Fluidic muscles flex in three diverse applications

DN Staff

May 6, 2002

6 Min Read
Fluidic muscles flex in three diverse applications

Festo's new "fluidic muscle" has no piston. It is emerging as an alternative to actuators with pistons in many applications. The muscle uses membrane expansion to achieve its stroke length. The maximum stroke length is 25% of the muscle's nominal length. The proprietary membrane consists of a collection of woven fibers. The weave is of a three-dimensional rhomboidal form, which helps give the tube its flexibility and the ability to expand. The two woven layers of the high-tensile supporting material enclose the muscle's polymer core.

As the fluidic muscle contracts, its pulling force decreases. The force changes in relation to the mesh angle of the muscle's fibers. The more acute the angle, the greater the pulling force. The muscle exerts its greatest pulling force in the fully extended position. Its contraction membrane is made from non-elastic fibers oriented in a lattice grid and embedded in rubber material.

Applying either pneumatic or hydraulic pressure to the muscle causes radial expansion. This action produces tensile force in the axial direction, which shortens the muscle and generates an initial pulling force that is more than ten times that of a pneumatic cylinder at the same pressure and diameter.

Acting much like a spring, the force exerted by the pneumatic muscle varies as a function of its elongation. Maximum force is produced at the neutral position.

Although fluidic muscles are used as a substitute for pneumatic cylinders, they cannot be used as a one-to-one replacement in a given application. That's because they are typically twice as long as conventional cylinders for a given stroke length.

Various couplings and attachments facilitate use of the fluidic muscle in a wide range of applications, including assembly tables, presses, lifting equipment, and medical equipment. Descriptions of three applications follow, all of which have different requirements.

Typical specs

10-mm diameter muscle: 400N

20-mm diameter muscle: 1,200N

40-mm diameter muscle: 4,000N

Maximum acceleration: 50 m/sec2

Strength in bending application

Wagon Automotive (Waldaschaff, Germany)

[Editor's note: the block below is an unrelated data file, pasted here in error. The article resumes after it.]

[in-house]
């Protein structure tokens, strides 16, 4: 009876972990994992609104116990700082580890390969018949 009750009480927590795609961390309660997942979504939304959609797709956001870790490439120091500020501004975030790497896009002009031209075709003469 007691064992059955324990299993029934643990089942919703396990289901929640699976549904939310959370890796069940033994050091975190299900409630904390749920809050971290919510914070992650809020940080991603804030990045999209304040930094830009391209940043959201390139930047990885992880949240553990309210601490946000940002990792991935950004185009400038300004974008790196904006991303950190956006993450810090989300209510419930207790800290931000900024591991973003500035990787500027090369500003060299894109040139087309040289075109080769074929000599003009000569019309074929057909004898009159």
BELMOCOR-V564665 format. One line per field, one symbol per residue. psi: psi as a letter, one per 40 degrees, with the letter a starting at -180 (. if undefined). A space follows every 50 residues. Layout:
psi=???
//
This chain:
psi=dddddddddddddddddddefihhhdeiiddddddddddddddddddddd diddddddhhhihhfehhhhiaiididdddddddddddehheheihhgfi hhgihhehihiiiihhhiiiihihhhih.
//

Application: Fluidic muscles control the motion of two turntables in a bending machine for automotive door frame profiles. They provide a smooth and repeatable motion without slipping and sticking. The profiles are shaped by the motion of two turntables synchronously rotating around a single pivot point. The upper and lower parts of the bending tool mount on the lower table. Chain drives and servo motors were considered too costly for the application.

Design solution: Each 20-mm fluidic muscle develops high-tensile force coordinated with several other muscles to achieve the right material deformation needed for shaping door frames. The inherent characteristics of membrane contraction technology, where the highest force is generated at the beginning of stroke and then rolled-off as stroke increases, combined with the physical compliance of the membrane material when the muscle is not operating, offer the greatest flexibility in this application.

Fast facts

Load: 1,000N (225lbs.) per muscle

Stroke length: 200 mm

Velocity: 10 mm/sec

Bending cycle: 20 sec per bend

Harsh environment, vibration in holding application

DYWIDAG concrete works (Neuss, Germany)

Application: The fluidic muscle is for static holding and tensioning of a toothed belt in a facility that makes concrete railroad toes. An actuator is located next to a concrete vibrator in an environment that subjects it to dust, vibration, and occasional bumps and jolts. Previous attempts to hold a production belt in place with a pneumatic system failed due to dust collecting on the wiper seals of the piston, eventually destroying it over time.

Design solution: To clamp and hold the toothed belt, technicians selected a 10-mm fluidic muscle that was 200 mm long. The fully enclosed system resists dirt, concrete, and other contaminants that are prevelant in this harsh environment. The muscle also flexes and absorbs the occasional jolt.

Fast facts

Load: 200N (44 lbs)

Stroke length: 20-30 mm

Holding force: 200N

Slow, smooth motion for lifting application

D'Fly Jewelry Store (New York City, NY)

Application: The fluid muscle raises and lowers a 48- x 18- x 18-inch glass jewelry display case onto a pedestal base. The application required gradual start-up acceleration with no jerking or sudden movement.

Design solution: The 40-mm diameter fluidic muscle can cycle a 300-lb load from its starting position through a 406 mm (16-inch) stroke and back again in less than a second, but in this application it operates at a slow 0.64 inch/sec. It moves the jewelry case a total of 16 inches in 25 seconds. The muscle is positioned in the middle of the pedestal base. It provides smooth gradual motion within a dynamic range in which standard pneumatic actuators would be plagued by stiction, the resistance to the start of the motion.

As the muscle undergoes radial expansion, there is a roll-off of the linear force generated from angular changes in the energy exerted as the muscle deforms. The contraction force is greatest when the inflatable membrane deflects.

Fast facts

Load: 1,335N (300 lbs)

Stroke length: 406 mm

Velocity: 0.64 inch/sec

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